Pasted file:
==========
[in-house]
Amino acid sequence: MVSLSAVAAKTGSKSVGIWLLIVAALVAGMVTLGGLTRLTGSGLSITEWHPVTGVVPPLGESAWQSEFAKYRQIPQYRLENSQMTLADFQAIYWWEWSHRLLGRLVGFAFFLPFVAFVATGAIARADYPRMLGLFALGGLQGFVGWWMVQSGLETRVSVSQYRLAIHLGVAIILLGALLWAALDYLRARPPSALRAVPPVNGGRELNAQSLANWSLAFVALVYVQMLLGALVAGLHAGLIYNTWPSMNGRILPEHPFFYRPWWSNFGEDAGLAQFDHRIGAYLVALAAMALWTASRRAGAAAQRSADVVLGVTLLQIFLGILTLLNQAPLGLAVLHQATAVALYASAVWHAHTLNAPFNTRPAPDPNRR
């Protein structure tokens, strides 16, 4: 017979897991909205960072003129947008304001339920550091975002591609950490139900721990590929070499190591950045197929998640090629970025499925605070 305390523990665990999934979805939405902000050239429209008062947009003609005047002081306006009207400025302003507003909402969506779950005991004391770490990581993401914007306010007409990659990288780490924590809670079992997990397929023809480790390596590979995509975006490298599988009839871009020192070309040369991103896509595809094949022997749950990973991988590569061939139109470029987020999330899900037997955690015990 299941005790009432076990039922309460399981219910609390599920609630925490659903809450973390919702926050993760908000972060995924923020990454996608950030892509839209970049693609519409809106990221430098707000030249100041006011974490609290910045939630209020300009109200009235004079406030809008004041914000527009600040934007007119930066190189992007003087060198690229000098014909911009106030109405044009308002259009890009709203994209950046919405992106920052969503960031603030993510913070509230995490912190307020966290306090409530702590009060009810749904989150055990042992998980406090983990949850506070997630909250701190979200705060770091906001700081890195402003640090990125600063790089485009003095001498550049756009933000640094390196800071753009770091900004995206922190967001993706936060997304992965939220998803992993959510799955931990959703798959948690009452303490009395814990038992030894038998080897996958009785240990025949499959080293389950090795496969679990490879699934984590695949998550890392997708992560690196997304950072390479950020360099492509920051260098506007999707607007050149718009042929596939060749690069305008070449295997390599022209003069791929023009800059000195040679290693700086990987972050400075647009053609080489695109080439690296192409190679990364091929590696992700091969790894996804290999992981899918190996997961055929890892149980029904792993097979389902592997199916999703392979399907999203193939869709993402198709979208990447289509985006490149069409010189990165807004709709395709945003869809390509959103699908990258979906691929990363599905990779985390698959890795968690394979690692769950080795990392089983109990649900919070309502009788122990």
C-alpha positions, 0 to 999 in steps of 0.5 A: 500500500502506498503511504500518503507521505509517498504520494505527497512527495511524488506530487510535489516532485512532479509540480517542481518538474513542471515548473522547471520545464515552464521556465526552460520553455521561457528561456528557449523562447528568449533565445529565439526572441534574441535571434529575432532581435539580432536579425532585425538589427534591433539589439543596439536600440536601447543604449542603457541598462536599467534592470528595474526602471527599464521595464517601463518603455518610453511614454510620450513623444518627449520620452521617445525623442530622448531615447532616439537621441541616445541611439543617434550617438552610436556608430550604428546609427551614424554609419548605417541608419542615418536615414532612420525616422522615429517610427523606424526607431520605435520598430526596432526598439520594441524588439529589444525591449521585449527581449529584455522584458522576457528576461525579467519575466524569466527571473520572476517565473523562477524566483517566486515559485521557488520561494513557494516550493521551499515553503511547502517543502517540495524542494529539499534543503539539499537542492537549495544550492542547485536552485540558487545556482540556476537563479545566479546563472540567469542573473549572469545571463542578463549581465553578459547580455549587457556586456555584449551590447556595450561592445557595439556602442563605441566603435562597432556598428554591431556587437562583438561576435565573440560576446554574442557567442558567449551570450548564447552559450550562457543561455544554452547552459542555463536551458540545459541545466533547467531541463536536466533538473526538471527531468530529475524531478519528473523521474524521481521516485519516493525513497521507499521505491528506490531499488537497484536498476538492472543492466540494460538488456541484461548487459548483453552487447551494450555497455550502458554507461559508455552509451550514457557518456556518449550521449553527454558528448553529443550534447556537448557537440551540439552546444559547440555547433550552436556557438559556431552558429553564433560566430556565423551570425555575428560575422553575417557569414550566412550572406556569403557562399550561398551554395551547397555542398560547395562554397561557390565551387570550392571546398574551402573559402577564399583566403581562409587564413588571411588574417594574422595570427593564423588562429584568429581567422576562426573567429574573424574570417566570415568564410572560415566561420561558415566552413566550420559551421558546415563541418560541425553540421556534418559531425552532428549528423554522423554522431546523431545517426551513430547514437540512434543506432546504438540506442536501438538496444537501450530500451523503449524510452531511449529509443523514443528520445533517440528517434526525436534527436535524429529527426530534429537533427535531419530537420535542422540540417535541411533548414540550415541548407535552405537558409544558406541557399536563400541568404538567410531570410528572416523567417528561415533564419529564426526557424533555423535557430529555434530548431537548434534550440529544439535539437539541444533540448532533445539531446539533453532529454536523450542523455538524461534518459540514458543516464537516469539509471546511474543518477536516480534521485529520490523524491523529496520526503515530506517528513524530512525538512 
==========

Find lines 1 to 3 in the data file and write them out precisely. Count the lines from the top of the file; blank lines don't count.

[in-house]
Amino acid sequence: MVSLSAVAAKTGSKSVGIWLLIVAALVAGMVTLGGLTRLTGSGLSITEWHPVTGVVPPLGESAWQSEFAKYRQIPQYRLENSQMTLADFQAIYWWEWSHRLLGRLVGFAFFLPFVAFVATGAIARADYPRMLGLFALGGLQGFVGWWMVQSGLETRVSVSQYRLAIHLGVAIILLGALLWAALDYLRARPPSALRAVPPVNGGRELNAQSLANWSLAFVALVYVQMLLGALVAGLHAGLIYNTWPSMNGRILPEHPFFYRPWWSNFGEDAGLAQFDHRIGAYLVALAAMALWTASRRAGAAAQRSADVVLGVTLLQIFLGILTLLNQAPLGLAVLHQATAVALYASAVWHAHTLNAPFNTRPAPDPNRR
């Protein structure tokens, strides 16, 4: 017979897991909205960072003129947008304001339920550091975002591609950490139900721990590929070499190591950045197929998640090629970025499925605070 305390523990665990999934979805939405902000050239429209008062947009003609005047002081306006009207400025302003507003909402969506779950005991004391770490990581993401914007306010007409990659990288780490924590809670079992997990397929023809480790390596590979995509975006490298599988009839871009020192070309040369991103896509595809094949022997749950990973991988590569061939139109470029987020999330899900037997955690015990 299941005790009432076990039922309460399981219910609390599920609630925490659903809450973390919702926050993760908000972060995924923020990454996608950030892509839209970049693609519409809106990221430098707000030249100041006011974490609290910045939630209020300009109200009235004079406030809008004041914000527009600040934007007119930066190189992007003087060198690229000098014909911009106030109405044009308002259009890009709203994209950046919405992106920052969503960031603030993510913070509230995490912190307020966290306090409530702590009060009810749904989150055990042992998980406090983990949850506070997630909250701190979200705060770091906001700081890195402003640090990125600063790089485009003095001498550049756009933000640094390196800071753009770091900004995206922190967001993706936060997304992965939220998803992993959510799955931990959703798959948690009452303490009395814990038992030894038998080897996958009785240990025949499959080293389950090795496969679990490879699934984590695949998550890392997708992560690196997304950072390479950020360099492509920051260098506007999707607007050149718009042929596939060749690069305008070449295997390599022209003069791929023009800059000195040679290693700086990987972050400075647009053609080489695109080439690296192409190679990364091929590696992700091969790894996804290999992981899918190996997961055929890892149980029904792993097979389902592997199916999703392979399907999203193939869709993402198709979208990447289509985006490149069409010189990165807004709709395709945003869809390509959103699908990258979906691929990363599905990779985390698959890795968690394979690692769950080795990392089983109990649900919070309502009788122990």